How grade schoolers took on Eisenhower, Hoover and Russia


A group of Roseburg students circa 1959

Some of the most memorable educators are the ones willing to throw out the syllabus in pursuit of a higher lesson.

When a fourth-grade teacher in Roseburg, Oregon, did just that during the height of the Cold War, he sent the US state department and J. Edgar Hoover’s FBI into a tizzy.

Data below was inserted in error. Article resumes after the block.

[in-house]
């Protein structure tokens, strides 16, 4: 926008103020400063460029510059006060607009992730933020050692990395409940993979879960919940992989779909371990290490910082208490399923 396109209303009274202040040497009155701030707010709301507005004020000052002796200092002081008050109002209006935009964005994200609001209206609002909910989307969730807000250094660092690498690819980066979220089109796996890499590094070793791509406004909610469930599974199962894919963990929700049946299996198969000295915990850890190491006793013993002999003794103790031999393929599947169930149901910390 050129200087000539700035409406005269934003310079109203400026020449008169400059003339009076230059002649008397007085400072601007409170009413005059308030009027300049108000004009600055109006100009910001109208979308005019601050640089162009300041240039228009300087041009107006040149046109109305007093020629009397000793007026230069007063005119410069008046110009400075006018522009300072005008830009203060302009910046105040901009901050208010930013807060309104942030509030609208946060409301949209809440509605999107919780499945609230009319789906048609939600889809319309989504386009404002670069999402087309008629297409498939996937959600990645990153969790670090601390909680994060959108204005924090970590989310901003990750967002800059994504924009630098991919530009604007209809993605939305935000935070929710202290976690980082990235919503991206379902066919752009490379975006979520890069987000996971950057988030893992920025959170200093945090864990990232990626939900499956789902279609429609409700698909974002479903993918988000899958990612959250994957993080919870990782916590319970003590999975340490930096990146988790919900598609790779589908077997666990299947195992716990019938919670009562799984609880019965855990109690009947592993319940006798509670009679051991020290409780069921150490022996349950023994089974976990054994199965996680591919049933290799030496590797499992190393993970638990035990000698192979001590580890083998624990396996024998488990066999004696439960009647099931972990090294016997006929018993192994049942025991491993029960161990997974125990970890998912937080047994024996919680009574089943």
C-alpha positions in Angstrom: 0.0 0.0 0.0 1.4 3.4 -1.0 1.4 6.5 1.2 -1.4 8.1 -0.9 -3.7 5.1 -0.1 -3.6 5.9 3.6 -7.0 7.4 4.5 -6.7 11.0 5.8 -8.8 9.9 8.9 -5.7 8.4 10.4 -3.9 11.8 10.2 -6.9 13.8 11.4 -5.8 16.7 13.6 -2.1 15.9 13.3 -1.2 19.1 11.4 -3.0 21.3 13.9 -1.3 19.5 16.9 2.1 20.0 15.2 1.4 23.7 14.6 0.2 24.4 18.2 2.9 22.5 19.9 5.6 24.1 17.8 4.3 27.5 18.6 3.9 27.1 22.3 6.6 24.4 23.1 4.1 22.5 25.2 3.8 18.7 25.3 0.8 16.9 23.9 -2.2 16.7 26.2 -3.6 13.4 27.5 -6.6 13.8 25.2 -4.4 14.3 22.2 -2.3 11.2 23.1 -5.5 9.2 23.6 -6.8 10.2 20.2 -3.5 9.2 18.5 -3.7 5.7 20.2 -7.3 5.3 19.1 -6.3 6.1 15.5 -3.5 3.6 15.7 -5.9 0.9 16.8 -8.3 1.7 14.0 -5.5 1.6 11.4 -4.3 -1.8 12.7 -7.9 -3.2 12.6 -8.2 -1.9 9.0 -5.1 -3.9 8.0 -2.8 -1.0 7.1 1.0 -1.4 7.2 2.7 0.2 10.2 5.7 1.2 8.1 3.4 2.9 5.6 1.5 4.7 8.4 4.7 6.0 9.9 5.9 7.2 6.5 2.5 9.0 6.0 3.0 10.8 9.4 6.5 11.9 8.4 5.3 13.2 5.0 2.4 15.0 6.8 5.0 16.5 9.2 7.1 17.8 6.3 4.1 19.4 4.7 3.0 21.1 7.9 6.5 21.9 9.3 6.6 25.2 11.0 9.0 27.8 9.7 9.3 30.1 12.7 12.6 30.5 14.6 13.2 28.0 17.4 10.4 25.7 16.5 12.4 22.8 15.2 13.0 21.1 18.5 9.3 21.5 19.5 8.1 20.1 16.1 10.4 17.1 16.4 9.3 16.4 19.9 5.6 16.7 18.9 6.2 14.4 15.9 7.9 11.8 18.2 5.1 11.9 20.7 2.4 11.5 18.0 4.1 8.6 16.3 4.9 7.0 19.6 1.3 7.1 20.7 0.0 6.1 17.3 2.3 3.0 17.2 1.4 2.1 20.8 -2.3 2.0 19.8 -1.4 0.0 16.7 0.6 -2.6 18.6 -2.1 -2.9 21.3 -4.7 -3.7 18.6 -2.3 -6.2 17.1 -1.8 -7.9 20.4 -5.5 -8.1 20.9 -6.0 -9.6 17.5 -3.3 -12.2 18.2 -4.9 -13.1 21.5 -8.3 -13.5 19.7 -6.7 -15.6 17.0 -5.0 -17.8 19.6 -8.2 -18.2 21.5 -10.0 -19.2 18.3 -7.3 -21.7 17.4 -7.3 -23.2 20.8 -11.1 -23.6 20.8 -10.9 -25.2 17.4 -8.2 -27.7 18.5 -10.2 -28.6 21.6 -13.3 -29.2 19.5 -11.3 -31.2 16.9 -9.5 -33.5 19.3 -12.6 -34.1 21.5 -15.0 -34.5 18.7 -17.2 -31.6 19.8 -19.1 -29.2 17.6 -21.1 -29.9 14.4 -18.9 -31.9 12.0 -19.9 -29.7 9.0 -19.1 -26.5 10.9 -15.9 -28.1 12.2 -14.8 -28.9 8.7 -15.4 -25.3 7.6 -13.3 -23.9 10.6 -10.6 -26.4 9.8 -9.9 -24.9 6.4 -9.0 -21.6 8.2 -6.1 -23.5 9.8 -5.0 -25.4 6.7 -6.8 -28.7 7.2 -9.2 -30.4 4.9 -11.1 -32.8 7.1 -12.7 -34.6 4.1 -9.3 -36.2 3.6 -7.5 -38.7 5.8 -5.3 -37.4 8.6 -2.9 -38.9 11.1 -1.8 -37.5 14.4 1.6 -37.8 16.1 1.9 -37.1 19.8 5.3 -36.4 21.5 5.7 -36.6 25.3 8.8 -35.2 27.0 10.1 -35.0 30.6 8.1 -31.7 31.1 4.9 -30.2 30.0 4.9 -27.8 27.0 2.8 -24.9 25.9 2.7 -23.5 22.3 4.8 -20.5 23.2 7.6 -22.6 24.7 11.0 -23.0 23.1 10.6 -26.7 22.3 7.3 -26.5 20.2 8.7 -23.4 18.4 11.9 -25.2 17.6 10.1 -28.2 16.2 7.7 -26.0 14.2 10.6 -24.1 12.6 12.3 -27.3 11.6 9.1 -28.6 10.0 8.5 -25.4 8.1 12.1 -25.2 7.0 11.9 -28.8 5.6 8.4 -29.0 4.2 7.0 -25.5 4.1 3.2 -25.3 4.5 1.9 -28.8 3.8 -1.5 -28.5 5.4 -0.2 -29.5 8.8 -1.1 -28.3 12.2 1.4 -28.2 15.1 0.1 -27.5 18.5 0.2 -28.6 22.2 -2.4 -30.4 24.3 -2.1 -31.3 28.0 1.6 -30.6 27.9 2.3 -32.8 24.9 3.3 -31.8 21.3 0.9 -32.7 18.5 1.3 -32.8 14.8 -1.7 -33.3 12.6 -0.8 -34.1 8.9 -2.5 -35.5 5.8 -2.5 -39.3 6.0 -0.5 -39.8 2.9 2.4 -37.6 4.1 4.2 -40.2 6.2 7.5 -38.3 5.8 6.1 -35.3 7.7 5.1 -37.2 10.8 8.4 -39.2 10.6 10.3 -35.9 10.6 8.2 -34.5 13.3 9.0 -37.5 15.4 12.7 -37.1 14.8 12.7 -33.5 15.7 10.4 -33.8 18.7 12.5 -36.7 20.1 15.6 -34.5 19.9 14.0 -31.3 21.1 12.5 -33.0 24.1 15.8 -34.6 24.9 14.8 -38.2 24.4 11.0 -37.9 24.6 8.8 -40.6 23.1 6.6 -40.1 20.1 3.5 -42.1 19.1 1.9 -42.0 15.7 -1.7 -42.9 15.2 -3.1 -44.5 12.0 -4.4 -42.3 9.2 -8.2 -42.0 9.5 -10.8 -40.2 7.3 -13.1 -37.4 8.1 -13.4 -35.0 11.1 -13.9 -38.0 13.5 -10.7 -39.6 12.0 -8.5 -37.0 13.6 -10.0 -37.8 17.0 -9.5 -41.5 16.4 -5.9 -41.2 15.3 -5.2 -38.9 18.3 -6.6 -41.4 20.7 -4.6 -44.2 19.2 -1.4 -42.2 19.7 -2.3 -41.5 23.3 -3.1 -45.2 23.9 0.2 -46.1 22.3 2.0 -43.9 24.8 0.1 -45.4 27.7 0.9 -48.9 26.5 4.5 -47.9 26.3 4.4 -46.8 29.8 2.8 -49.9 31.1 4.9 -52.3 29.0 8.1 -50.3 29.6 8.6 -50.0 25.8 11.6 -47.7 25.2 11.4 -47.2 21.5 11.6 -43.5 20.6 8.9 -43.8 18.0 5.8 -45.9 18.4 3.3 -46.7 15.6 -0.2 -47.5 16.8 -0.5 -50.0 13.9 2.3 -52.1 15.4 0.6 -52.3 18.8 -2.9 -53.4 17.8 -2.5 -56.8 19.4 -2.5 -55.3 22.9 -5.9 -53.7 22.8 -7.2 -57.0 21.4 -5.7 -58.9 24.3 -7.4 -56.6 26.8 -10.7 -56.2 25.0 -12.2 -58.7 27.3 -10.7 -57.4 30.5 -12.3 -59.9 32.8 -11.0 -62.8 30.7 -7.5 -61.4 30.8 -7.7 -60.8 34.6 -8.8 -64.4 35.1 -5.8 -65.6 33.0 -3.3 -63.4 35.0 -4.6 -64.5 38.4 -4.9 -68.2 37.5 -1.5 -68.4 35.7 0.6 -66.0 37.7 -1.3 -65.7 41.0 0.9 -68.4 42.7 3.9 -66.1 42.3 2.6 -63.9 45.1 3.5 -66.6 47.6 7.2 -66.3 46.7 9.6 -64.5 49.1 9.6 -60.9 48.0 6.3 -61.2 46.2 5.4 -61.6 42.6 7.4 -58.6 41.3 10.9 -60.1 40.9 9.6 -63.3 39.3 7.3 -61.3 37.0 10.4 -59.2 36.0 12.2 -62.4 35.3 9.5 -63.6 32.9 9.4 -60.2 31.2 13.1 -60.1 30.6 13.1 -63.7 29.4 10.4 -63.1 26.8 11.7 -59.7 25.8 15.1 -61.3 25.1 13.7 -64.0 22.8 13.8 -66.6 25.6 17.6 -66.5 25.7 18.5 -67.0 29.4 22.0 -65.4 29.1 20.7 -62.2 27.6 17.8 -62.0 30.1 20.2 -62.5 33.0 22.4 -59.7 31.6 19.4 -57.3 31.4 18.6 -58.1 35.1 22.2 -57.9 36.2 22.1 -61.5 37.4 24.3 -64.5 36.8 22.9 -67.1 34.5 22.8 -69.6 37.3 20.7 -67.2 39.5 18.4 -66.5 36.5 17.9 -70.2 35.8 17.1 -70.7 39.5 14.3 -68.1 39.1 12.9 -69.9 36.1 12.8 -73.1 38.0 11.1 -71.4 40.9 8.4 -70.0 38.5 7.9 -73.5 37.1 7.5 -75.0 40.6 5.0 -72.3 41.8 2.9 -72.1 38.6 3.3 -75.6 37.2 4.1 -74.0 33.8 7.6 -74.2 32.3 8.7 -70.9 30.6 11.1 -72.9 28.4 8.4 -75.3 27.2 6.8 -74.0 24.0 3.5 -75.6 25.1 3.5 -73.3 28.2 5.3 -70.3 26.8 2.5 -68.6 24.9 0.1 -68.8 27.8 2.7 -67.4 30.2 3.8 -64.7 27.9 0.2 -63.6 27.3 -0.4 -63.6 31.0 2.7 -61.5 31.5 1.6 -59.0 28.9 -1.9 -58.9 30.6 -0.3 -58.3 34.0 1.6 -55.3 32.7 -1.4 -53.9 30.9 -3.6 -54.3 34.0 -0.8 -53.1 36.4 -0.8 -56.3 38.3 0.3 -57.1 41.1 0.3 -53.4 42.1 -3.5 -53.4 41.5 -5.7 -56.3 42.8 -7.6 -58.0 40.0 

In a search for pen pals from the farthest-away place they could imagine, teacher Ray McFetridge in 1959 had students write to their congressman, longtime Eugene resident Charles Porter, in hopes he could help them establish correspondence with a grade-school class in the Soviet Union.

Porter dutifully took the idea to the state department, which responded with ambivalence, and there the project died.

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